thunder


From The Collaborative International Dictionary of English v.0.48:

Thunder \Thun"der\, n. [OE. [thorn]under, [thorn]onder,
   [thorn]oner, AS. [thorn]unor; akin to [thorn]unian to
   stretch, to thunder, D. donder thunder, G. donner, OHG.
   donar, Icel. [thorn][=o]rr Thor, L. tonare to thunder,
   tonitrus thunder, Gr. to`nos a stretching, straining, Skr.
   tan to stretch. [root]52. See Thin, and cf. Astonish,
   Detonate, Intone, Thursday, Tone.]
   1. The sound which follows a flash of lightning; the report
      of a discharge of atmospheric electricity.
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   2. The discharge of electricity; a thunderbolt. [Obs.]
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            The revenging gods
            'Gainst parricides did all their thunders bend.
                                                  --Shak.
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   3. Any loud noise; as, the thunder of cannon.
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   4. An alarming or statrling threat or denunciation.
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            The thunders of the Vatican could no longer strike
            into the heart of princes.            --Prescott.
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   Thunder pumper. (Zool.)
      (a) The croaker (Haploidontus grunniens).
      (b) The American bittern or stake-driver.

   Thunder rod, a lightning rod. [R.]

   Thunder snake. (Zool.)
      (a) The chicken, or milk, snake.
      (b) A small reddish ground snake (Carphophis amoena syn.
          Celuta amoena) native to the Eastern United States;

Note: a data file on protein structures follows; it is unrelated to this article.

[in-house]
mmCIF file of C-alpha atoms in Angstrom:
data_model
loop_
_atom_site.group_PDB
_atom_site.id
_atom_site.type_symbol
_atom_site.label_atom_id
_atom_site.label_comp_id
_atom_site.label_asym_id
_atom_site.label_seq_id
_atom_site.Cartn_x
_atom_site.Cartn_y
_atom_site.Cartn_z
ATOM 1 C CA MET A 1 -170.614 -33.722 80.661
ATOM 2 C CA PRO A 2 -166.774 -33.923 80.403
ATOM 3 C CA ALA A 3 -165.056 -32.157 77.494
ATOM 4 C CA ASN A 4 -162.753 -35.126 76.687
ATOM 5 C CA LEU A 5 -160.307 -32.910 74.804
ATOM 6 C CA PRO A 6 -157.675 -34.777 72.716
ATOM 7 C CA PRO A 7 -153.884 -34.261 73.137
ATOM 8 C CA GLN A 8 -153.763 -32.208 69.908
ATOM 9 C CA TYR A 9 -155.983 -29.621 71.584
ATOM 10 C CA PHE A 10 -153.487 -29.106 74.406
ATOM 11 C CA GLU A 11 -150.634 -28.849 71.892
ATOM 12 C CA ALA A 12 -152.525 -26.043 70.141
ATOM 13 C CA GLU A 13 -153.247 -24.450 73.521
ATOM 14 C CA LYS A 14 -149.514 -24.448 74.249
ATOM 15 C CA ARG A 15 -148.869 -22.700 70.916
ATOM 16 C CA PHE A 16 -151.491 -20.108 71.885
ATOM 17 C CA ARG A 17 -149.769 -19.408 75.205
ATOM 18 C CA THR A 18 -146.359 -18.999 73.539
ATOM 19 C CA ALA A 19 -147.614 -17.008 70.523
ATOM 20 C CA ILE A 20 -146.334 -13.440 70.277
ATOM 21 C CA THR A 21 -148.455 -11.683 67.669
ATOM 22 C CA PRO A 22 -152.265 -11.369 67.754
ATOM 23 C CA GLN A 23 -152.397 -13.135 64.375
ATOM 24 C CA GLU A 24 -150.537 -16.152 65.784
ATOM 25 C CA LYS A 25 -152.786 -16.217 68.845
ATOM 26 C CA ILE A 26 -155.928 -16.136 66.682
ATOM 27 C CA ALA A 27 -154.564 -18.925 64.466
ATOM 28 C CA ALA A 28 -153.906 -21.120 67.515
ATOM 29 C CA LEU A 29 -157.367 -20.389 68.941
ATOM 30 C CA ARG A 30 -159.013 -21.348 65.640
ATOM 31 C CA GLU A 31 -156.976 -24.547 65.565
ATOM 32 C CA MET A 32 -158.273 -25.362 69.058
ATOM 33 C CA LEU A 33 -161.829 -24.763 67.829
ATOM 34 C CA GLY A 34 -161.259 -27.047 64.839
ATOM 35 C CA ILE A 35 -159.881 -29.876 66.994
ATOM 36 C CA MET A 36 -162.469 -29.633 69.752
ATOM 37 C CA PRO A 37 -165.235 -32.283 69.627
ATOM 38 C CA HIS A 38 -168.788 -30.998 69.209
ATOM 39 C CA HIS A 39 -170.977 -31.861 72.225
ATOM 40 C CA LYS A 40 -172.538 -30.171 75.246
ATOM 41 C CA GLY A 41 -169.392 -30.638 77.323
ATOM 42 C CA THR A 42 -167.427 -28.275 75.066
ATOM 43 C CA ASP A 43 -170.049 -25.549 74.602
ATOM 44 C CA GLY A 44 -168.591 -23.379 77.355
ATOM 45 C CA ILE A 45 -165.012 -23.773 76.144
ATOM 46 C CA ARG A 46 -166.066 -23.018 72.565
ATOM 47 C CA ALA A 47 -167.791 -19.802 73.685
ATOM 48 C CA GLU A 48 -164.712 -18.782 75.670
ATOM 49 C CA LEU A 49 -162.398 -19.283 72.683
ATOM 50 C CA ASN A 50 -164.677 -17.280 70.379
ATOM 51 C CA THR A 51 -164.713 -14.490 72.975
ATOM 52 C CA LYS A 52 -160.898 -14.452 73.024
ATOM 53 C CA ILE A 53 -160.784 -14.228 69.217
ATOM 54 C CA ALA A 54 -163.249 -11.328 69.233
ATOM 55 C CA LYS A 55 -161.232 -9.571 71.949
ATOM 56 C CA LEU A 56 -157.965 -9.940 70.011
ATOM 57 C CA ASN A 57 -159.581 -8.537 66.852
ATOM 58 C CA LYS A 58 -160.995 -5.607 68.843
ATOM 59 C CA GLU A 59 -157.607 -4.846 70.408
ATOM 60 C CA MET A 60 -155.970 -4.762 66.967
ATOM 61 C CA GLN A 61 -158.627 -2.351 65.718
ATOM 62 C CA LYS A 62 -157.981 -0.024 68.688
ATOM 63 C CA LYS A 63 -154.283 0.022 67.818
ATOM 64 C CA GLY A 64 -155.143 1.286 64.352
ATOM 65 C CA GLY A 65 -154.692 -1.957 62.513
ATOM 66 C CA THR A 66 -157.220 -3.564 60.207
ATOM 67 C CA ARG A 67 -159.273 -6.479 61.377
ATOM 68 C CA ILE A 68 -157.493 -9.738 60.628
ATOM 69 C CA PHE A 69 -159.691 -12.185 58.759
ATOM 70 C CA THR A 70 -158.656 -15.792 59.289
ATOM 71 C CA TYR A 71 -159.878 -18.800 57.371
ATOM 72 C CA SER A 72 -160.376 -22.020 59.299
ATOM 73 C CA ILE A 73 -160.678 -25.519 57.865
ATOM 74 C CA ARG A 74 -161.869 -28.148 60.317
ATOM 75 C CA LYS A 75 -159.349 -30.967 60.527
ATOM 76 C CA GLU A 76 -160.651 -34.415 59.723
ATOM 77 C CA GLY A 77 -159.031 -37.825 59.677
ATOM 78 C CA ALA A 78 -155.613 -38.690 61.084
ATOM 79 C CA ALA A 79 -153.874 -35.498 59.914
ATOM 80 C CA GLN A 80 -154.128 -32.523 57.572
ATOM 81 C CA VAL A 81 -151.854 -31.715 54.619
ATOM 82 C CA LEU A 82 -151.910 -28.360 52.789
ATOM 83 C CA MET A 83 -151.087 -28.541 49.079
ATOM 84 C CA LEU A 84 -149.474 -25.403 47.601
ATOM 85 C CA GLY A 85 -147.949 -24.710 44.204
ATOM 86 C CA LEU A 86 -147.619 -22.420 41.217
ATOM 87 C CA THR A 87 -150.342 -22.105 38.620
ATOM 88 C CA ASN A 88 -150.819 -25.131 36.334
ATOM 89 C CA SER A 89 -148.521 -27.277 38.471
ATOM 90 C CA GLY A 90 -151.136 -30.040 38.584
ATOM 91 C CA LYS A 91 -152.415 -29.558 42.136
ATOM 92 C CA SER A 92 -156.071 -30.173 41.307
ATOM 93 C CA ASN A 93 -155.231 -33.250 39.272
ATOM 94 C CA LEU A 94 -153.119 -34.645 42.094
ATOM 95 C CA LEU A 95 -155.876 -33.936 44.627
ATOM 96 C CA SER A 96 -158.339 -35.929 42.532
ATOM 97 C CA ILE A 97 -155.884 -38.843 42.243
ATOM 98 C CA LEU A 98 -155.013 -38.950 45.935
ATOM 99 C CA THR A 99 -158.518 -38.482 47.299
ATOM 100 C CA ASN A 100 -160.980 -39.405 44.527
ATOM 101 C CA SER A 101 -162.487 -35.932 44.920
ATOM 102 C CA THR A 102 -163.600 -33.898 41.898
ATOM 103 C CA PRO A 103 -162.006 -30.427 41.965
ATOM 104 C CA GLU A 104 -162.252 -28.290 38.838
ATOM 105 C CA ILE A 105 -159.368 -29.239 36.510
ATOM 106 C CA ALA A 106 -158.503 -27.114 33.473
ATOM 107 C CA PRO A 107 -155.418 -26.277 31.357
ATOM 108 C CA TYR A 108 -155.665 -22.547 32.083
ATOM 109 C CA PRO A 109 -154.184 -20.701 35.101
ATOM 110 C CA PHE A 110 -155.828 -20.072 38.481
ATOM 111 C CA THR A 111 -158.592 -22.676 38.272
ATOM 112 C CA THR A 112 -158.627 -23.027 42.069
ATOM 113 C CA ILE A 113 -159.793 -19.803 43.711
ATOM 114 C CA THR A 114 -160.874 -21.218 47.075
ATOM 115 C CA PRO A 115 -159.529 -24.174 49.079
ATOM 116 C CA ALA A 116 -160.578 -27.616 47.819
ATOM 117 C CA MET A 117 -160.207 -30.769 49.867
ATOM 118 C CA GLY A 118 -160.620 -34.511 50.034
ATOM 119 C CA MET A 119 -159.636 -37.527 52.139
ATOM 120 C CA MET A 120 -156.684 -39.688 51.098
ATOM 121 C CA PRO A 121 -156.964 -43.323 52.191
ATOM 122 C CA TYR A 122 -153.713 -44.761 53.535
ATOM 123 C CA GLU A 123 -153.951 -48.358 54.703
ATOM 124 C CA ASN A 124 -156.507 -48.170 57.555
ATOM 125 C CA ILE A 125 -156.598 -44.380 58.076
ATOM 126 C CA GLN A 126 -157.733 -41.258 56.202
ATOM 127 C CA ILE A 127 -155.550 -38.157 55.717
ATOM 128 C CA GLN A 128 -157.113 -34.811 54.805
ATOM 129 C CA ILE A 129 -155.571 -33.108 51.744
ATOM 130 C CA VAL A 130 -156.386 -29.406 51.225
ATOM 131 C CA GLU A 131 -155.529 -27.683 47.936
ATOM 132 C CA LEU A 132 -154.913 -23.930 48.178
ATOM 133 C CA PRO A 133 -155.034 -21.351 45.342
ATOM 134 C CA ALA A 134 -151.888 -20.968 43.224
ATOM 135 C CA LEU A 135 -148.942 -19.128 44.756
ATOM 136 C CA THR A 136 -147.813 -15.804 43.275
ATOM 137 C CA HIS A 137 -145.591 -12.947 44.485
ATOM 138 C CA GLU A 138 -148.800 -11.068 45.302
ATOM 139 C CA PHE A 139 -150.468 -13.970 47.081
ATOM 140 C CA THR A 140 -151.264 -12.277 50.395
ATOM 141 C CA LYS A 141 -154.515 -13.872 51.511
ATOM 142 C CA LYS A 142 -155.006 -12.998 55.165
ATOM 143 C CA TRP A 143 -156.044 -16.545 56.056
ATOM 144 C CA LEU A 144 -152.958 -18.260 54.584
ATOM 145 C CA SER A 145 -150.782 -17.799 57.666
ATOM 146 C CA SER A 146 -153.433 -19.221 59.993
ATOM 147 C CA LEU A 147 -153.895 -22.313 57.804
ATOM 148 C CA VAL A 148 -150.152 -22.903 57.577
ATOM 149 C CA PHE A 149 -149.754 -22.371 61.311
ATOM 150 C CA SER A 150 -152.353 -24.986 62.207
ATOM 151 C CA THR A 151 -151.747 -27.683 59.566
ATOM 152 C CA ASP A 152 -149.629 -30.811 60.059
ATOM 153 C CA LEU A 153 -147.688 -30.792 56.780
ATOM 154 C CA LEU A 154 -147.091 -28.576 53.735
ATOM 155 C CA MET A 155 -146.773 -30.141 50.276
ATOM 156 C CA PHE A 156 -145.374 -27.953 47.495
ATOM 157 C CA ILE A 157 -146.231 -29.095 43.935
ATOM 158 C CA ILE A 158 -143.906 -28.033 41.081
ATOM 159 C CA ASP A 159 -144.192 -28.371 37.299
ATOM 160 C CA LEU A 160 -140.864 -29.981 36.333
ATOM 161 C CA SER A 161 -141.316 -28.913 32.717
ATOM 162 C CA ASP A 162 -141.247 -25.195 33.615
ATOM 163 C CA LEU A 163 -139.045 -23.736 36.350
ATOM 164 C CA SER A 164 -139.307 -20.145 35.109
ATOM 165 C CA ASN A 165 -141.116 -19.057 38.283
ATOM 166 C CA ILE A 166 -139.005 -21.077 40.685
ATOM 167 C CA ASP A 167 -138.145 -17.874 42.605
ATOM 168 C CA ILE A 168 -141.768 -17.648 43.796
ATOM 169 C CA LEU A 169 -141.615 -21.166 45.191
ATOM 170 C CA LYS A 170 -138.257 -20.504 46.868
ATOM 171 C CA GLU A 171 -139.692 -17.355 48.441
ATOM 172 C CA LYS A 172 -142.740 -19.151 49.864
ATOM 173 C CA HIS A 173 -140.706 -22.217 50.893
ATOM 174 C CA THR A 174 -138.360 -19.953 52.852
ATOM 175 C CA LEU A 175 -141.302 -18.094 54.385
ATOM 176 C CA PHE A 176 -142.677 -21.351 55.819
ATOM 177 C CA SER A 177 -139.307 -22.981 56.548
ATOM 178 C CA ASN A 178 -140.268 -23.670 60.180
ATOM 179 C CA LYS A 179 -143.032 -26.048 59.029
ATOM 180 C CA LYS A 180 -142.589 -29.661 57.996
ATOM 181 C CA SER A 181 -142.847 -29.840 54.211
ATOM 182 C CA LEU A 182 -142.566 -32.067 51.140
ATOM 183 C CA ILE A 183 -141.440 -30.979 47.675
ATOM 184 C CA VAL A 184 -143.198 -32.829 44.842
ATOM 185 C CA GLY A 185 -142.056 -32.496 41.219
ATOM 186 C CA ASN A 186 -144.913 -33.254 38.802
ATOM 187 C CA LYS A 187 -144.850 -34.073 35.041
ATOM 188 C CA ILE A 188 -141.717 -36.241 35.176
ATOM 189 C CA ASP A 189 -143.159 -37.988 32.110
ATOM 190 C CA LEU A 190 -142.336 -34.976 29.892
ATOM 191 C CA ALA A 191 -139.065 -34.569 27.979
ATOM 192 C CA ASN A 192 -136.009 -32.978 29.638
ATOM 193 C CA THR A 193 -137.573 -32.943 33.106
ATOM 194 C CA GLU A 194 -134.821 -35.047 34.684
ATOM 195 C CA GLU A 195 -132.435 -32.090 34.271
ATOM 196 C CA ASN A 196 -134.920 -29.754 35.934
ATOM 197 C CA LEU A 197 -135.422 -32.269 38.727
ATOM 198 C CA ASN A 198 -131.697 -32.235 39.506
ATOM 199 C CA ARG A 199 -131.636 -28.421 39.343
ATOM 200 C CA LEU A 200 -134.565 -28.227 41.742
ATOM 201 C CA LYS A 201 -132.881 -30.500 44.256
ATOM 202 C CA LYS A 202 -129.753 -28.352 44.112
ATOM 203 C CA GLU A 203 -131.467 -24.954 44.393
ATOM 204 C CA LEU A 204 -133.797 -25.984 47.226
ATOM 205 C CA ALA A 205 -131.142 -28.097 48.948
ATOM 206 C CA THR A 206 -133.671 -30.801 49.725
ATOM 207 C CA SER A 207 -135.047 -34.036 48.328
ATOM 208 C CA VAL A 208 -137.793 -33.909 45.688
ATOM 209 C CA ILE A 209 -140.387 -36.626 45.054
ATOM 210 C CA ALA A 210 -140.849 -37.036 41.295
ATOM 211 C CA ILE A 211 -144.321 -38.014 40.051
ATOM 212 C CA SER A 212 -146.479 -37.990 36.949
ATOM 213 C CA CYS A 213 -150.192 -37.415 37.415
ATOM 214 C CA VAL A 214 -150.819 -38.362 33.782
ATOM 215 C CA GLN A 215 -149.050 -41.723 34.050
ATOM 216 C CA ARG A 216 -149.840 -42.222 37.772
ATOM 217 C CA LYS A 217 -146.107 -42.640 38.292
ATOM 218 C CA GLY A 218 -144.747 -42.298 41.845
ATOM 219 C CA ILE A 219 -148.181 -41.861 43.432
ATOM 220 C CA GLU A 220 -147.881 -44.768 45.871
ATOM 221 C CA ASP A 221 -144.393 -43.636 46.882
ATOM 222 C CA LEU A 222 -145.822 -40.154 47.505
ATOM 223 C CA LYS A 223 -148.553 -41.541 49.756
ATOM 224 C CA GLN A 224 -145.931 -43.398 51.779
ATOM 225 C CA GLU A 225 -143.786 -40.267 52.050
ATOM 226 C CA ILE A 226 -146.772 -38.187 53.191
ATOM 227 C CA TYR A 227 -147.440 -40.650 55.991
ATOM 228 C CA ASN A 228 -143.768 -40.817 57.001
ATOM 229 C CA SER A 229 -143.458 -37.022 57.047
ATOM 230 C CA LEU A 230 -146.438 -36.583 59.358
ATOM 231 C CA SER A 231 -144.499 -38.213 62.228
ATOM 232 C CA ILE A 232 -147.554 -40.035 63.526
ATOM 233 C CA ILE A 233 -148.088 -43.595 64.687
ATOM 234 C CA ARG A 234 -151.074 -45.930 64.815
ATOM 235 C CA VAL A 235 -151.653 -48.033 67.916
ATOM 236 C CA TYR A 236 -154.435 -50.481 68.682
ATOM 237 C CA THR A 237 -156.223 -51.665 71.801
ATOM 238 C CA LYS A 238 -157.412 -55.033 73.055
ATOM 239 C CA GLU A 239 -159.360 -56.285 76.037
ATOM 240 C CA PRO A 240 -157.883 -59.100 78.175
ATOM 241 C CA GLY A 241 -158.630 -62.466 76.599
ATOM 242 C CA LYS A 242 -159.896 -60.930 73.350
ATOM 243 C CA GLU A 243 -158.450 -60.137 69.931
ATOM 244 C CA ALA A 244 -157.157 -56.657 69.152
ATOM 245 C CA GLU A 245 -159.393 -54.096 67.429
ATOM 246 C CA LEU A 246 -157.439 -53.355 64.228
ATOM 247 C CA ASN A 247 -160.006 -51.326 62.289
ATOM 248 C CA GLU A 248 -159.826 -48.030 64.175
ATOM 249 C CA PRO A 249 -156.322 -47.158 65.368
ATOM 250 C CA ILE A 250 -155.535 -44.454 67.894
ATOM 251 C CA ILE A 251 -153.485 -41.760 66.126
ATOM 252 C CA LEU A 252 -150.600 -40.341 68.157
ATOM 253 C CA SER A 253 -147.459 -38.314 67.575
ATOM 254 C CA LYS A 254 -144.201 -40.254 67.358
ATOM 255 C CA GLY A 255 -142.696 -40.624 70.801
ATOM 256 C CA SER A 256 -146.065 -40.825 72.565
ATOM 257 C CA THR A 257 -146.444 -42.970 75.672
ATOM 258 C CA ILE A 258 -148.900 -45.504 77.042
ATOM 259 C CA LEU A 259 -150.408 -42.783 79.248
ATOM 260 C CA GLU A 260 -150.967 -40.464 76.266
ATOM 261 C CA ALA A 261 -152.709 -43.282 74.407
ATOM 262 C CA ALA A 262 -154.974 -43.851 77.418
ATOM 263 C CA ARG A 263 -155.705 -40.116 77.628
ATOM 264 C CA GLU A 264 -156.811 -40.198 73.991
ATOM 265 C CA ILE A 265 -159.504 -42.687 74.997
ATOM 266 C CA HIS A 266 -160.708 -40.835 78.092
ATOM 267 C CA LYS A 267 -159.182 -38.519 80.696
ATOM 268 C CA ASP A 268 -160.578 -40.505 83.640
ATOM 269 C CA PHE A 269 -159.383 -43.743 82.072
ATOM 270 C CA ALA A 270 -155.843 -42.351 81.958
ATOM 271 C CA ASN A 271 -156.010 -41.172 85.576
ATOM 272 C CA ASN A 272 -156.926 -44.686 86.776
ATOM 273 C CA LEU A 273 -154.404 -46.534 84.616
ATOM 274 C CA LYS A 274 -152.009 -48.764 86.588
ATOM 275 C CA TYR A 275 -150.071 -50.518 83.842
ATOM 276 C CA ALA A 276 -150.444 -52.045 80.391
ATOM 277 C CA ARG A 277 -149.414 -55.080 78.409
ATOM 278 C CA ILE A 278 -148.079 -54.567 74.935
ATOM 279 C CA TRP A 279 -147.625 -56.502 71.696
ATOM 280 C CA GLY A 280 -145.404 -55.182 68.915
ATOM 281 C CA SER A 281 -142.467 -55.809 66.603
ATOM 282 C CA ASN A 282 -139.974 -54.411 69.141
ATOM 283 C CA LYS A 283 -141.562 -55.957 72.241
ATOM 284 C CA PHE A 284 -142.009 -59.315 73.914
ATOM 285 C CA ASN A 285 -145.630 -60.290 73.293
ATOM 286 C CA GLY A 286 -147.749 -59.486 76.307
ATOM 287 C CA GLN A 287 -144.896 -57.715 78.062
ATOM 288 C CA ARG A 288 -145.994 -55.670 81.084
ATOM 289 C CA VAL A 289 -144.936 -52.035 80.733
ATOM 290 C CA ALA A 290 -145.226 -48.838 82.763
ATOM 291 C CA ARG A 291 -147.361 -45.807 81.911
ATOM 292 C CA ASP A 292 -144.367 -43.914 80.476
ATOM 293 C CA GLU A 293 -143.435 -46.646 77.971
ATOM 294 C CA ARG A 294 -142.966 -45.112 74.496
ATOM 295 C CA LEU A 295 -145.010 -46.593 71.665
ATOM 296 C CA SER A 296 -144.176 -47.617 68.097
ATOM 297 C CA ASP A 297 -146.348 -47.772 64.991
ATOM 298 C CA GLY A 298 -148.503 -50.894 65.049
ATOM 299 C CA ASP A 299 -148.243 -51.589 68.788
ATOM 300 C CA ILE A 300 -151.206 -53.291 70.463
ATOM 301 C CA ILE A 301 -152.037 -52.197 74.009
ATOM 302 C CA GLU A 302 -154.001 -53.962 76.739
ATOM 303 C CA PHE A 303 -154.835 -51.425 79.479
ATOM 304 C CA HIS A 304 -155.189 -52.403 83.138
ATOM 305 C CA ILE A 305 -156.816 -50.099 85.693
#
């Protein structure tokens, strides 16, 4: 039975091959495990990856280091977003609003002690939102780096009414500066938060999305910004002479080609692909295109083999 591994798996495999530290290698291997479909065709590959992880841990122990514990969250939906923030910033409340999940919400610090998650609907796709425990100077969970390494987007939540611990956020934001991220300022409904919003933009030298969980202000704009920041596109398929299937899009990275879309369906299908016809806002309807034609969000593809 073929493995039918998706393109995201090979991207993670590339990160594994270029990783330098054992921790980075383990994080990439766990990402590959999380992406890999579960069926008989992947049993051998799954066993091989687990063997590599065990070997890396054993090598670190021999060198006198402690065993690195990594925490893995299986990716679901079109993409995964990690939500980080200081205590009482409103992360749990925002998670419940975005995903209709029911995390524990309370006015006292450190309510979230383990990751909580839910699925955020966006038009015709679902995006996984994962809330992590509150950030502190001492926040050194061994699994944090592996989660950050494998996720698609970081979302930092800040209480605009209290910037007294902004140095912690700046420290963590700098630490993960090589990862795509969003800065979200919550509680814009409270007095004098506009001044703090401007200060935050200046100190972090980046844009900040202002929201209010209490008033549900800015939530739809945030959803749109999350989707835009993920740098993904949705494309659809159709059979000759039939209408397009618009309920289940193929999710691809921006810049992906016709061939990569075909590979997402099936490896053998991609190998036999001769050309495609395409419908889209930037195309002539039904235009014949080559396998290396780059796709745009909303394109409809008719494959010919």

-- called also worm snake.

   Thunder tube, a fulgurite. See Fulgurite.
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From The Collaborative International Dictionary of English v.0.48:

Thunder \Thun"der\, v. t.
   To emit with noise and terror; to utter vehemently; to
   publish, as a threat or denunciation.
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         Oracles severe
         Were daily thundered in our general's ear. --Dryden.
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         An archdeacon, as being a prelate, may thunder out an
         ecclesiastical censure.                  --Ayliffe.
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From The Collaborative International Dictionary of English v.0.48:

Thunder \Thun"der\, v. i. [imp. & p. p. Thundered; p. pr. &
   vb. n. Thundering.] [AS. [thorn]unrian. See Thunder, n.]
   1. To produce thunder; to sound, rattle, or roar, as a
      discharge of atmospheric electricity; -- often used
      impersonally; as, it thundered continuously.
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            Canst thou thunder with a voice like him? --Job xl.
                                                  9.
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   2. Fig.: To make a loud noise; esp. a heavy sound, of some
      continuance.
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            His dreadful voice no more
            Would thunder in my ears.             --Milton.
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   3. To utter violent denunciation.
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